For 16 years, animal care workers and residents of Inyo County have been trying to fund a new animal shelter to replace the outmoded facility currently operating in Big Pine. With the adoption of a new county operating budget on Sept. 17, the project will finally be getting under way.
The Inyo County Board of Supervisors has earmarked $200,000 toward the shelter project, which brings the total funds to roughly $500,000 to build a brand-new shelter to replace the aging cement structure on County and Reynolds roads.
Additional monies include $175,000 in tax-free donations to the Animal Shelter Trust Fund that was established in 1997, plus $130,000 from ICARE, a non-profit animal welfare organization, according to ICARE President Ted Schade.
The project is currently in the design phase, and site assessments continue on the 80-acre property the county owns from Baker Creek to School Street. But more money is needed to realize the full extent of the project, according to Inyo County Sheriff Bill Lutze, who oversees Animal Control.
“We’re hoping for more donations from the public,” said Lutze, who added the facility’s final price tag would likely be closer to $750,000. To reach that number, Lutze said project organizers are thinking of creative ways to raise funds, like allowing members of the public to sponsor kennels with cash donations of $1,000 or $5,000, in exchange for the donors’ names affixed to the kennels. The public may also be able to sponsor such features as a water fountain or rose bush on the new site, said Lutze. The county is also continuing to look into available grants to fund the project, and wants to organize more fundraisers such as run/walk events and barbecues.
The Inyo County Animal Shelter is housed in a cement building erected in 1929 that was originally used as a dairy barn. Three decades after it was built, the structure was turned into a shelter. According to Schade, ICARE’s original intent was to improve the facility through fundraising efforts like the annual ICARE Dinner, which brings in between $30,000 and $40,000.
Schade said the non-profit’s focus turned to spay and neuter programs after initial “Band-Aid” attempts to improve the shelter seemed futile. It was clear that the only real solution was to start over and build a new one.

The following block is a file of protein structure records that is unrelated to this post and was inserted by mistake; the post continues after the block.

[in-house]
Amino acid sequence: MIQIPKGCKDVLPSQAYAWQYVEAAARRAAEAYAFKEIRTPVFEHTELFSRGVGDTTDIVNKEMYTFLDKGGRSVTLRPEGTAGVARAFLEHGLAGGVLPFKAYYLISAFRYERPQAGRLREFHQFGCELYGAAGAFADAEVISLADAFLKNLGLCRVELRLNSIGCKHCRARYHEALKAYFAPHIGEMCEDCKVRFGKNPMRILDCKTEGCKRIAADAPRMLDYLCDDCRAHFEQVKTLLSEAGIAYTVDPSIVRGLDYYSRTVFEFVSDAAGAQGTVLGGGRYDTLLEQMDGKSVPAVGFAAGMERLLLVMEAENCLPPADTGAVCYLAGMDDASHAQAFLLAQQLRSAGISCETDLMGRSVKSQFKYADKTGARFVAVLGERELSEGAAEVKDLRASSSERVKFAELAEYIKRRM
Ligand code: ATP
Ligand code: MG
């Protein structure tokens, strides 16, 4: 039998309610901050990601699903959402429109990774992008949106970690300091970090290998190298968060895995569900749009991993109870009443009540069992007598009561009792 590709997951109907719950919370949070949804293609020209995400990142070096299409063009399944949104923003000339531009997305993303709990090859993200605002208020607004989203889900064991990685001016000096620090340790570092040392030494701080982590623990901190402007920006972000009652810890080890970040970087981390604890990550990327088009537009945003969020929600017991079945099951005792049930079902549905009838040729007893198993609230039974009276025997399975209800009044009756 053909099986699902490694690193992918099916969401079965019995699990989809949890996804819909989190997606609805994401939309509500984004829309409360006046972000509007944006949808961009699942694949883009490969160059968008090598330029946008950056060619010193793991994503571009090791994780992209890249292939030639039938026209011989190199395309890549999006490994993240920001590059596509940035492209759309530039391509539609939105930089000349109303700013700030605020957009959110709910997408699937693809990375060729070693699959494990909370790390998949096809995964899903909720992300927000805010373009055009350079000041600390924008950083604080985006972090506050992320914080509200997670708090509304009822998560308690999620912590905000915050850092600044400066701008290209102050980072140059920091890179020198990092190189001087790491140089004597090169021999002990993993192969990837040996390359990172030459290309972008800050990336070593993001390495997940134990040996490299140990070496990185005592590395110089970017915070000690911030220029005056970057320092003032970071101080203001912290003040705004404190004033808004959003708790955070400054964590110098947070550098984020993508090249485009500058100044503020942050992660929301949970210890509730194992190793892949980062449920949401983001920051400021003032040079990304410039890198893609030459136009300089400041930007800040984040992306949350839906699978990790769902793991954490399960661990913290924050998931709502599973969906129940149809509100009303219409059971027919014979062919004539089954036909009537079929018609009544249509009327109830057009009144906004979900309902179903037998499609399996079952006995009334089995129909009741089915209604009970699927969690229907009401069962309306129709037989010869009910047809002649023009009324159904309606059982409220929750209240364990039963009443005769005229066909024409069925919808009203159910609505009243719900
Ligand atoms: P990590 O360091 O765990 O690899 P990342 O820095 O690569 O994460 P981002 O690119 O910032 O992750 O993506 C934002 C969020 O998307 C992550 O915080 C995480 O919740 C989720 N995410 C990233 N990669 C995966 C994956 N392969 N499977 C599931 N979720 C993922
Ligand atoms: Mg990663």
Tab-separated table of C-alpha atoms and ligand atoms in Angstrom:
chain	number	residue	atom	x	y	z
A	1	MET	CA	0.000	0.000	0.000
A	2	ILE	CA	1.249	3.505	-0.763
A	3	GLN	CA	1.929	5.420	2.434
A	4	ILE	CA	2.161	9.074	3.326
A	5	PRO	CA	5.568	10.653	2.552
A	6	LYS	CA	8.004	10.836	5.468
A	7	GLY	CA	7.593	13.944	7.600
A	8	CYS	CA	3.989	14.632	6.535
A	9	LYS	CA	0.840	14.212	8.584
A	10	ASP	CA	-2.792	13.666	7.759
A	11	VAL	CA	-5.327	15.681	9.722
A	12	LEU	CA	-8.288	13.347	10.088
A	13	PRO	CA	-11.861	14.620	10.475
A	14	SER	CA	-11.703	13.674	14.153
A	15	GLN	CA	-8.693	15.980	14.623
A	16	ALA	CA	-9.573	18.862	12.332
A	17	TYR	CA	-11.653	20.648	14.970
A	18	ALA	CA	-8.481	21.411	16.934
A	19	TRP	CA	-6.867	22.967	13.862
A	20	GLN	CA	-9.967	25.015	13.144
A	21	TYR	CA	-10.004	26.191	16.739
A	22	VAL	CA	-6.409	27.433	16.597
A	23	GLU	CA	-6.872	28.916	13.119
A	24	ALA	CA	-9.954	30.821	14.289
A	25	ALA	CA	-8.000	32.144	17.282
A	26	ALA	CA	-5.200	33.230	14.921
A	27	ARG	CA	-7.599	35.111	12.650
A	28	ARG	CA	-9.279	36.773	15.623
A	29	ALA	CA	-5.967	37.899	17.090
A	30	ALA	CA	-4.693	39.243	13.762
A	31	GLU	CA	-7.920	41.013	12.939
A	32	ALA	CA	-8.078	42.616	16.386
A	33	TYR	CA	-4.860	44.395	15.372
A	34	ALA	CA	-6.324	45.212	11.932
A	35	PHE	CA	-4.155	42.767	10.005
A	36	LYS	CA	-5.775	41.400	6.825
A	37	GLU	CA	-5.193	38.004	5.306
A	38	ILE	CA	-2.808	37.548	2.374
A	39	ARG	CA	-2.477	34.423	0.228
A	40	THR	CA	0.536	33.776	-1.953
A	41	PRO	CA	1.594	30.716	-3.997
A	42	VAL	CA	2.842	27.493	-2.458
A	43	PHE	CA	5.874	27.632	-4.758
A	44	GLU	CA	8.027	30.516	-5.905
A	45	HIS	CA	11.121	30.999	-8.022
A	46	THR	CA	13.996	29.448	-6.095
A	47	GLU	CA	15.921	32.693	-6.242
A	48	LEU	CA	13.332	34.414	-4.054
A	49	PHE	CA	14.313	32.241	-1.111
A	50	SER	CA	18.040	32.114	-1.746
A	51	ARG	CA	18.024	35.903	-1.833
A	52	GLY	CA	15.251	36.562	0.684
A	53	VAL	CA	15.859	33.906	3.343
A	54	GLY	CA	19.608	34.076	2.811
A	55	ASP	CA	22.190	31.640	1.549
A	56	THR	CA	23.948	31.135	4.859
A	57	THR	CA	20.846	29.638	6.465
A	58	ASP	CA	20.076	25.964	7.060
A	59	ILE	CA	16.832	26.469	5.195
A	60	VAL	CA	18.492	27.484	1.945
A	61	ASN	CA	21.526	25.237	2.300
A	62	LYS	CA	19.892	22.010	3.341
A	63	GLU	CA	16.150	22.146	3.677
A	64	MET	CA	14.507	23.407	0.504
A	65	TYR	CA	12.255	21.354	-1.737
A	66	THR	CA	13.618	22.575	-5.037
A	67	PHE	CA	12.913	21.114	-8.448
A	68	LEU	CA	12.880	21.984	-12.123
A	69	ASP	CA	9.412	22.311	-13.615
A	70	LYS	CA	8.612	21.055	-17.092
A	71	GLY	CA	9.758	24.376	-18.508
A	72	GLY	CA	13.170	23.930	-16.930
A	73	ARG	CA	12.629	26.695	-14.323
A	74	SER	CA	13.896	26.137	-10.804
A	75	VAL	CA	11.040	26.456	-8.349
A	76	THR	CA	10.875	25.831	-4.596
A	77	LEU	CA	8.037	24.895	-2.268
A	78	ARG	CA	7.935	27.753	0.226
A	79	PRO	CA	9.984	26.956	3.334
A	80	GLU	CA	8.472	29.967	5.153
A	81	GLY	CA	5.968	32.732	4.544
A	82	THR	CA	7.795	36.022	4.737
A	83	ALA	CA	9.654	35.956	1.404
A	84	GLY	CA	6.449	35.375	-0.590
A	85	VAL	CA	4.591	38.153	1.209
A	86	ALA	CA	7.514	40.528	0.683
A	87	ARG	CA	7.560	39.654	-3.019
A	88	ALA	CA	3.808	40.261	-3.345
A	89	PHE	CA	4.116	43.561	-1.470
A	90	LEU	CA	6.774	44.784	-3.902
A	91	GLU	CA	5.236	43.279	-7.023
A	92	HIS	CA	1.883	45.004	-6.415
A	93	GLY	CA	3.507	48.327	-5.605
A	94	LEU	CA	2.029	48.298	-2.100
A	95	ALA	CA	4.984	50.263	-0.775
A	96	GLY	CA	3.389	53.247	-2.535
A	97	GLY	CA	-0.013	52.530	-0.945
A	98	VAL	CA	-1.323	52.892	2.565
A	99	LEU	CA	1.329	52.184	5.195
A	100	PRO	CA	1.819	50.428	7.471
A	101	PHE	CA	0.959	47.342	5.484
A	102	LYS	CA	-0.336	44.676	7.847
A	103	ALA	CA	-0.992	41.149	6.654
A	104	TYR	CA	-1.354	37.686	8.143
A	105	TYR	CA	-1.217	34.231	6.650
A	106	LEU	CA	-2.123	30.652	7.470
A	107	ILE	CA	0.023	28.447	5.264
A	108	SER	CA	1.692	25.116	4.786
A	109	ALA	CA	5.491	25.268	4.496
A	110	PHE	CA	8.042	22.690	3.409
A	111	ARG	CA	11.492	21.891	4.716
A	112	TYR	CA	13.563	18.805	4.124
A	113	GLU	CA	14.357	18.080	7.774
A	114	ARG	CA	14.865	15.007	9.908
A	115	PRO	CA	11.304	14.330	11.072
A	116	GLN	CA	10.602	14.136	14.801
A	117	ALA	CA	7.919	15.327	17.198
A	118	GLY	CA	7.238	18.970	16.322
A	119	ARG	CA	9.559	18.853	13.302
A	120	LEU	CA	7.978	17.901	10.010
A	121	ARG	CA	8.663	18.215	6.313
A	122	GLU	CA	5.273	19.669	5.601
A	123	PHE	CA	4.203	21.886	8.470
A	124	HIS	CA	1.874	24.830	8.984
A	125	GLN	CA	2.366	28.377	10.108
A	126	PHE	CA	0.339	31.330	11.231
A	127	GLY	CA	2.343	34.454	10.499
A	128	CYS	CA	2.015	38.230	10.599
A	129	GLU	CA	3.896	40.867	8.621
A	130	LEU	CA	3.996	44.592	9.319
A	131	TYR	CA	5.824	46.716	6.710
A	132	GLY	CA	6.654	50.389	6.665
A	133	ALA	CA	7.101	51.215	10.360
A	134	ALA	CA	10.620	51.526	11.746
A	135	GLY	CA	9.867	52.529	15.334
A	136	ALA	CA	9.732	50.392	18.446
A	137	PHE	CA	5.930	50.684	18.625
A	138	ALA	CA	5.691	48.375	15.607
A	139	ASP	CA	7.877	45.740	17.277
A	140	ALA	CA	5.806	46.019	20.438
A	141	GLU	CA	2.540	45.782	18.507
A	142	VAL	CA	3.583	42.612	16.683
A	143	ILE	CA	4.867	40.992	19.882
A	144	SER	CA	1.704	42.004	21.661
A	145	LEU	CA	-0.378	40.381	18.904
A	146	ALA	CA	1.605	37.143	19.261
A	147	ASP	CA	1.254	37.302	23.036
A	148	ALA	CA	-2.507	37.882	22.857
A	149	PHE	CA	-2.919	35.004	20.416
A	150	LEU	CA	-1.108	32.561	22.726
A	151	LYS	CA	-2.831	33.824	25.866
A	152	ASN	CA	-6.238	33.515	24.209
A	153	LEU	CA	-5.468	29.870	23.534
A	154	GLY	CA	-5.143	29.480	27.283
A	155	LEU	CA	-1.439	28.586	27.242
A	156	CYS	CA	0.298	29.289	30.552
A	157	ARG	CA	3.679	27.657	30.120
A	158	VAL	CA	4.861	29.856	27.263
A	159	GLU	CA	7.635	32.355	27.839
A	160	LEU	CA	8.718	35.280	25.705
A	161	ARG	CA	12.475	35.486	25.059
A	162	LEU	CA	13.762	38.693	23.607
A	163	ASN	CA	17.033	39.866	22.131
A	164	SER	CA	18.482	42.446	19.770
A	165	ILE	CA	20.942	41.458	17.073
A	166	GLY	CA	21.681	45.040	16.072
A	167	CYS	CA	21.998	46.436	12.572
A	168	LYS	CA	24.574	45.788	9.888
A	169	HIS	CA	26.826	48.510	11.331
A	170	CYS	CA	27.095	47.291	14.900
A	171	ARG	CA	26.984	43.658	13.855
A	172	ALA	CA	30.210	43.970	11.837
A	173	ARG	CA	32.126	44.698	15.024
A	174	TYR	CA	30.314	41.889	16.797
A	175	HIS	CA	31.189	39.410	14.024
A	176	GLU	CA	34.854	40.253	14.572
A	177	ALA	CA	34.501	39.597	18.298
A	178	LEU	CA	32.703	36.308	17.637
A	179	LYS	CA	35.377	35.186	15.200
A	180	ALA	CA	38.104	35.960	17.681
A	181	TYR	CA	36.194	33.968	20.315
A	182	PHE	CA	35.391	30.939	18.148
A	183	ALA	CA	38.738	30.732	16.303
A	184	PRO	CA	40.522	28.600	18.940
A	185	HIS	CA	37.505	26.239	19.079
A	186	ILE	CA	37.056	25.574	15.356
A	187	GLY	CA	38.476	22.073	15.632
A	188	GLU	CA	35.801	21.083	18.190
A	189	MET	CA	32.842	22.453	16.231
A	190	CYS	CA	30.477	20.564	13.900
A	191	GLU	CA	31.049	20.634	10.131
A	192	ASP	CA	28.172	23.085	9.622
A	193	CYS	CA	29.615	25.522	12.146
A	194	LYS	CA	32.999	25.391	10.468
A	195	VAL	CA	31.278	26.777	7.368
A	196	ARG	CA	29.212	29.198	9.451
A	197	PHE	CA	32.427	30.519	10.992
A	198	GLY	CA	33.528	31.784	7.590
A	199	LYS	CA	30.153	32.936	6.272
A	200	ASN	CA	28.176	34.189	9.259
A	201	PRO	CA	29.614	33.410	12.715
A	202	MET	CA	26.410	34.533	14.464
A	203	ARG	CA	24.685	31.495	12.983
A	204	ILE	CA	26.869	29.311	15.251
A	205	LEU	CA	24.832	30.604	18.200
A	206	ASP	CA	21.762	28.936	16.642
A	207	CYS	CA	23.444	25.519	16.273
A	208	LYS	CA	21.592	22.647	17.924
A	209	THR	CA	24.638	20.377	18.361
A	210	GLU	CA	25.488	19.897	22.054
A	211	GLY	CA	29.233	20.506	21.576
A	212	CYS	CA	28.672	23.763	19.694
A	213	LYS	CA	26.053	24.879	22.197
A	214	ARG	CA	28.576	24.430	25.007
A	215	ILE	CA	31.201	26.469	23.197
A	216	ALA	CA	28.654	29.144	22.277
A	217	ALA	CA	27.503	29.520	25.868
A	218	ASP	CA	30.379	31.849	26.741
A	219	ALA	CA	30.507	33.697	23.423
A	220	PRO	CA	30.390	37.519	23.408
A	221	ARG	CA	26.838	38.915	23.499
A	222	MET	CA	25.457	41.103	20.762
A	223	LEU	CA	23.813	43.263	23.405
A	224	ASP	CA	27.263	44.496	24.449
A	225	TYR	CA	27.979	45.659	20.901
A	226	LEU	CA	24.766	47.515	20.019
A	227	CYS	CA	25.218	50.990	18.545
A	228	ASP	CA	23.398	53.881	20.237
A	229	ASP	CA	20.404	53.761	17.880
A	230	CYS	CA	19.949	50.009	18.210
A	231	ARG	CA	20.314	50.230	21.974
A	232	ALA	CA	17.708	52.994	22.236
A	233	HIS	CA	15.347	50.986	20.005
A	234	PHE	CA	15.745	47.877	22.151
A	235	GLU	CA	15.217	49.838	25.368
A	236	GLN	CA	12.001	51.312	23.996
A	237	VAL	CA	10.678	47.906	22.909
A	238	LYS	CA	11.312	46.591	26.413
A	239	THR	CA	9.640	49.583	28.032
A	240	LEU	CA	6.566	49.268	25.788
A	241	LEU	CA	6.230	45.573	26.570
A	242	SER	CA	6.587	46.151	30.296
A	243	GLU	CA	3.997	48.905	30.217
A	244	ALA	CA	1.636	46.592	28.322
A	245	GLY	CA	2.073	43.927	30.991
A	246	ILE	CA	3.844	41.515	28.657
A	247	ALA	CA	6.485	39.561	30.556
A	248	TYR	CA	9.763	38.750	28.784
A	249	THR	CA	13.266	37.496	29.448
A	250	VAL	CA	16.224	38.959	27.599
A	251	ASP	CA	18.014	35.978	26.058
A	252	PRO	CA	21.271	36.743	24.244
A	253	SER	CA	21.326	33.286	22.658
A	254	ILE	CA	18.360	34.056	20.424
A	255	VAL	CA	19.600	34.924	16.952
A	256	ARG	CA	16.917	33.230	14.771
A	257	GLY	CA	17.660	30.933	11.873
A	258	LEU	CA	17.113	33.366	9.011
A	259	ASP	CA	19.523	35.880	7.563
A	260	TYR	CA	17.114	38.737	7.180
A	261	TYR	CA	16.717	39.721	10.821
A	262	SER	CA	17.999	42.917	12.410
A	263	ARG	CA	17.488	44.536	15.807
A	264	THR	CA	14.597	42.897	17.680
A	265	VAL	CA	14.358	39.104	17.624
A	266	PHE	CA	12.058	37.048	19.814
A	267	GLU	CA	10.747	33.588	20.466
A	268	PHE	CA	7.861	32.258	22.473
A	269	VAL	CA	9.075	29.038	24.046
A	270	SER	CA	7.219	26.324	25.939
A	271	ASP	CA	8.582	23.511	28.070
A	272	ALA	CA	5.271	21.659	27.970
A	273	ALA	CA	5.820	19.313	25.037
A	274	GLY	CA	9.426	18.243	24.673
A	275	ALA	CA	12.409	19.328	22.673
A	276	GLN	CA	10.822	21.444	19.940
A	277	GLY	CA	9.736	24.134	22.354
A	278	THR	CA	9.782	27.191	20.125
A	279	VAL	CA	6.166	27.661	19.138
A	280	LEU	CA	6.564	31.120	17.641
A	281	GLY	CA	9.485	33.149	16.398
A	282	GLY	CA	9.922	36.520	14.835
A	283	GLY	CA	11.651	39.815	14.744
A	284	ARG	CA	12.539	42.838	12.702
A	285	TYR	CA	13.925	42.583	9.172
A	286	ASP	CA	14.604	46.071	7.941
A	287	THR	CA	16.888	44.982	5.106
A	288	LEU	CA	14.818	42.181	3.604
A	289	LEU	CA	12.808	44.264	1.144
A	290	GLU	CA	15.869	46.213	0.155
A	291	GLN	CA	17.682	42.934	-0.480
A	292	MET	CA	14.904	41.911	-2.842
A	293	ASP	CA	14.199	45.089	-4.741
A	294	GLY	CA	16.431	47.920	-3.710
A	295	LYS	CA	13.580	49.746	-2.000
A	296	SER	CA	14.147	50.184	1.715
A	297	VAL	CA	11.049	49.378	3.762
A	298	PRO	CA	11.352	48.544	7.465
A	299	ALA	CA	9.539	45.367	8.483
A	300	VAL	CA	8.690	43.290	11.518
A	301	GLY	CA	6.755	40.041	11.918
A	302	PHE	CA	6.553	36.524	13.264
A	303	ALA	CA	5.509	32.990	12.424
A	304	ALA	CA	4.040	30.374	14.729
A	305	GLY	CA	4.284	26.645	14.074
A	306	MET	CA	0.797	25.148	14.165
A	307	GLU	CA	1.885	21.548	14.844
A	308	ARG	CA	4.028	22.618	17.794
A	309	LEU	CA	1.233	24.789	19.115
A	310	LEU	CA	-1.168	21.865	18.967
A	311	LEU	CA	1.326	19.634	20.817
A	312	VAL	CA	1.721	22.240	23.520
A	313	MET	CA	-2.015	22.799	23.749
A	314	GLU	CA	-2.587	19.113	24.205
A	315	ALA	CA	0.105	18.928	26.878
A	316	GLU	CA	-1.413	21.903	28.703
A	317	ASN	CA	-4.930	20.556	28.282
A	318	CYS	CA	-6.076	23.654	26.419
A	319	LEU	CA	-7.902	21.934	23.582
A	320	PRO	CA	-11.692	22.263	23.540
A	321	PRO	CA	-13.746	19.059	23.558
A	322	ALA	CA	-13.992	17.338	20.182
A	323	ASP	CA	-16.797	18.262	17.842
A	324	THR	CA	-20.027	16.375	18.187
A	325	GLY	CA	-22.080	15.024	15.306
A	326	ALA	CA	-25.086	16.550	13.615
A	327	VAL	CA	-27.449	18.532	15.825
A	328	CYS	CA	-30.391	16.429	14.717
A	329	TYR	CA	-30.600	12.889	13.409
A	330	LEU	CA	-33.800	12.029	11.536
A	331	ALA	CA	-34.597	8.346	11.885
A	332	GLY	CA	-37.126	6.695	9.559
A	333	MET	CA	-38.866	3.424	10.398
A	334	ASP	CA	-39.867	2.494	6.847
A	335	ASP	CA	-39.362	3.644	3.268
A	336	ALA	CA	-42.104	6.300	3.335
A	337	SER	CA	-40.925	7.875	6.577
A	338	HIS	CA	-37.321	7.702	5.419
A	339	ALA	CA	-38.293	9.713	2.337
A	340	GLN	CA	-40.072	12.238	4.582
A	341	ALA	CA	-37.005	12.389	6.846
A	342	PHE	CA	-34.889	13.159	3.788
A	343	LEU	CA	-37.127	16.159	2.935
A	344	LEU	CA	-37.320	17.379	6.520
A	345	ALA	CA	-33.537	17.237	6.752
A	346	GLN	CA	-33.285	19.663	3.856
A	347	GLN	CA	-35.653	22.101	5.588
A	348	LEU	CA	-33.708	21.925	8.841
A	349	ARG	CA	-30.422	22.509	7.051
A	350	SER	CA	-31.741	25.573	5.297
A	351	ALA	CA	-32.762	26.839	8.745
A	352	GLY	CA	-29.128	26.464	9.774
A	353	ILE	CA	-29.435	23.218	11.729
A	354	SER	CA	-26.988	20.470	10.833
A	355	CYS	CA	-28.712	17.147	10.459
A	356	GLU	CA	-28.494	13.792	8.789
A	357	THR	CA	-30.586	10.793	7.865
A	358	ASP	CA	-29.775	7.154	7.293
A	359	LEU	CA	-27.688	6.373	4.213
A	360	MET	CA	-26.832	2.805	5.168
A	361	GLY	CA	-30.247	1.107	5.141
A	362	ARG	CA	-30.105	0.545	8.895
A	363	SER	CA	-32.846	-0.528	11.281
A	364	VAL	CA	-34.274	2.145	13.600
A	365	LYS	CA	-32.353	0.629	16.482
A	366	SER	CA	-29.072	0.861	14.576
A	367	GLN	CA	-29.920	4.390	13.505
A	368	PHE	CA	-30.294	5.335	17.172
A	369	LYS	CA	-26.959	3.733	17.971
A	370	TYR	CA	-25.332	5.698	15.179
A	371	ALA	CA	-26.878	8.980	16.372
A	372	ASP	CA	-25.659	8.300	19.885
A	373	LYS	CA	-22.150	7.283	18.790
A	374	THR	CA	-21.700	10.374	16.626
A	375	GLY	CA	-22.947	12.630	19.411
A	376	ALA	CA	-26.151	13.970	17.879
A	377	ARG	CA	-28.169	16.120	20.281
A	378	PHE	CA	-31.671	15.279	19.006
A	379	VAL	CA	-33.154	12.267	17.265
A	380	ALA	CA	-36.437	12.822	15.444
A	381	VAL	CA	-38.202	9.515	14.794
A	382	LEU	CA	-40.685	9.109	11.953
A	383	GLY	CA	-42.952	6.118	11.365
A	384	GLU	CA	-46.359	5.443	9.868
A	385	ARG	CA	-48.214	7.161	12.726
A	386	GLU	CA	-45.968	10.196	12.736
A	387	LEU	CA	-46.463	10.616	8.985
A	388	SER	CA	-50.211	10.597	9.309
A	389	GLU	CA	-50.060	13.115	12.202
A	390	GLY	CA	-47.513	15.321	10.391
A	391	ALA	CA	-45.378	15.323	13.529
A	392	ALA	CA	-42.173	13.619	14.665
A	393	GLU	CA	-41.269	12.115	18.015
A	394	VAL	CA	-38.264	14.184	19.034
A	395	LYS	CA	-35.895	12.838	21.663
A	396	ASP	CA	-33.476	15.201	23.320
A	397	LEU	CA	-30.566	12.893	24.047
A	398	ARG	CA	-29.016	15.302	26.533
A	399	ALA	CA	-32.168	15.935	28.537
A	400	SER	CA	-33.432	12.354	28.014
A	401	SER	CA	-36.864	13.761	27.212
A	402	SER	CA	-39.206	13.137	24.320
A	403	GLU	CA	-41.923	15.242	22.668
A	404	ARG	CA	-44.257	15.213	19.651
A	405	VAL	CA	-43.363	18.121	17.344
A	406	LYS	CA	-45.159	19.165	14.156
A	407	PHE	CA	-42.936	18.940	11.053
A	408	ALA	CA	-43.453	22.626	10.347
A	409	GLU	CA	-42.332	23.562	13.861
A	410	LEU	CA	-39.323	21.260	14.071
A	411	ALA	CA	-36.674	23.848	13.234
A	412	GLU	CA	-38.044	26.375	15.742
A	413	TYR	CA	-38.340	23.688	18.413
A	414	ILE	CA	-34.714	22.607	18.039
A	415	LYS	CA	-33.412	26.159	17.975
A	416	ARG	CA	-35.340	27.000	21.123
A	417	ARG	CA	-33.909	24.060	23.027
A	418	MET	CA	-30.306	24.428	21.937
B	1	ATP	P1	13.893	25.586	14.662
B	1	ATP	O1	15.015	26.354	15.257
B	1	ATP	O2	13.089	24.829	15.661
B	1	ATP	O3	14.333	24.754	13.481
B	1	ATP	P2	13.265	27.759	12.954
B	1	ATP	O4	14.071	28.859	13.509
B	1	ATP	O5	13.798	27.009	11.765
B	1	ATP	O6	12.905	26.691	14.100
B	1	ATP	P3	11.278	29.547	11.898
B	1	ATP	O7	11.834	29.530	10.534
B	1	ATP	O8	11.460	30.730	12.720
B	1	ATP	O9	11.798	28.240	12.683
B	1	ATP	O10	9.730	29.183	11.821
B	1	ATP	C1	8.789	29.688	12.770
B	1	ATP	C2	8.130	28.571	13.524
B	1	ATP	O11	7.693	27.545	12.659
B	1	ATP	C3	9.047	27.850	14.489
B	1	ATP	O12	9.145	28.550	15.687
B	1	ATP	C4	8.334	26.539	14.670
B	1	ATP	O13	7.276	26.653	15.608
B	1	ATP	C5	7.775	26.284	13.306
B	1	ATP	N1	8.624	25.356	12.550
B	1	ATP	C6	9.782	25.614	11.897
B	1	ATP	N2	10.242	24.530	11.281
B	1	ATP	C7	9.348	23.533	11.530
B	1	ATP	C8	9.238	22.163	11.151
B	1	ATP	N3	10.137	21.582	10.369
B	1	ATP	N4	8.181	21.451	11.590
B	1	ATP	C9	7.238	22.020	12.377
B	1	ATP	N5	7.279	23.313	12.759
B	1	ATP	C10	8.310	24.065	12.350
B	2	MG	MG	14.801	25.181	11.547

“You have no idea how bad it was down there,” said Schade, referring to the shelter of nearly 20 years ago. “Cats were living with dogs. They were living on top of the dog crates. They’d escape through chicken wire … It was like a concentration camp.”
There were also no public hours, and animal control officers tasked with picking up strays also handled adoptions. For an essential service like animal control, the place is just too small, said Julie Laughon, the shelter manager who has served the facility as long as ICARE has existed. Laughon has seen far too many animals get euthanized due to overcrowding over the years.
“We’re the third largest county in the state, and we only have 15 kennels for the dogs. Eighteen for cats,” said Laughon. “We need at least 24 for each, plus at least two isolation wards each.”
Laughon listed the features of the animal shelter of her dreams: A front office, an entry room, a vet room, feeding and medication areas, a grooming area, isolation cells, plenty of kennels so that the animals don’t have to double up. Plus, the dirt parking lot has to be paved and marked, and provide drive-up loading and unloading. She also needs two offices for staff. Currently, most of the above features, plus a lunchroom for Laughon and her assistant, are housed in a cramped suite that contains one desk and some chairs, a refrigerator, a bathtub, a microwave oven, all the animals’ grooming and medication implements, and the shelter mascot, Vincent, an affable senior cat adopted by staff when it was clear he was going to continue to get passed over by shelter visitors.
Most importantly, “We really need a much better place to show adoptable animals,” said Laughon. “Some type of adoption center where the animals pay attention to the people and are not distracted by all the smells around them. That’s all they want to do when they get let out of their kennels – smell everything.”
“This is where the county sells its only product,” said Schade, referring to the hundreds of lost and abandoned dogs and cats that end up at the shelter every year. “We need to market them well.”
For information on donating to the cause, visit the ICARE website at www.icareforpets.org  or call (760) 872-3802.